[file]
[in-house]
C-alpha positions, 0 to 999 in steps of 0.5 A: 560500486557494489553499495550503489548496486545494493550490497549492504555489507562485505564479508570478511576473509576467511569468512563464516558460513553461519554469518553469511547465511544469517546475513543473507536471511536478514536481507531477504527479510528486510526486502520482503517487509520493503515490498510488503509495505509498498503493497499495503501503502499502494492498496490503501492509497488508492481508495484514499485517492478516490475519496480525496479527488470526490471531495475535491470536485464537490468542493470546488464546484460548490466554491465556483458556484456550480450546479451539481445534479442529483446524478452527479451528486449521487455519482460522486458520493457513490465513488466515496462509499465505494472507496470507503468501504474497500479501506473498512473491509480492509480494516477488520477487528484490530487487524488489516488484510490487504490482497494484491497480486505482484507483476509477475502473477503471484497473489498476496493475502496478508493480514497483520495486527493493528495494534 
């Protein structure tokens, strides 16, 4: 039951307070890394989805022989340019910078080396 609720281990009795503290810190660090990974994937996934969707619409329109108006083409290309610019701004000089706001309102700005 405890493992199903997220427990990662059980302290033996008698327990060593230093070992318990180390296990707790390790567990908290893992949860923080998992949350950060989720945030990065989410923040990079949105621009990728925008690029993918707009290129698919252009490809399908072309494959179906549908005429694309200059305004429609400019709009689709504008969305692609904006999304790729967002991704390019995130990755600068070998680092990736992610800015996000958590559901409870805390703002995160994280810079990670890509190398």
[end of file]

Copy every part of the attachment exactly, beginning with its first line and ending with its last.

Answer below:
[in-house]
C-alpha positions, 0 to 999 in steps of 0.5 A: 560500486557494489553499495550503489548496486545494493550490497549492504555489507562485505564479508570478511576473509576467511569468512563464516558460513553461519554469518553469511547465511544469517546475513543473507536471511536478514536481507531477504527479510528486510526486502520482503517487509520493503515490498510488503509495505509498498503493497499495503501503502499502494492498496490503501492509497488508492481508495484514499485517492478516490475519496480525496479527488470526490471531495475535491470536485464537490468542493470546488464546484460548490466554491465556483458556484456550480450546479451539481445534479442529483446524478452527479451528486449521487455519482460522486458520493457513490465513488466515496462509499465505494472507496470507503468501504474497500479501506473498512473491509480492509480494516477488520477487528484490530487487524488489516488484510490487504490482497494484491497480486505482484507483476509477475502473477503471484497473489498476496493475502496478508493480514497483520495486527493493528495494534 
């Protein structure tokens, strides 16, 4: 039951307070890394989805022989340019910078080396 609720281990009795503290810190660090990974994937996934969707619409329109108006083409290309610019701004000089706001309102700005 405890493992199903997220427990990662059980302290033996008698327990060593230093070992318990180390296990707790390790567990908290893992949860923080998992949350950060989720945030990065989410923040990079949105621009990728925008690029993918707009290129698919252009490809399908072309494959179906549908005429694309200059305004429609400019709009689709504008969305692609904006999304790729967002991704390019995130990755600068070998680092990736992610800015996000958590559901409870805390703002995160994280810079990670890509190398």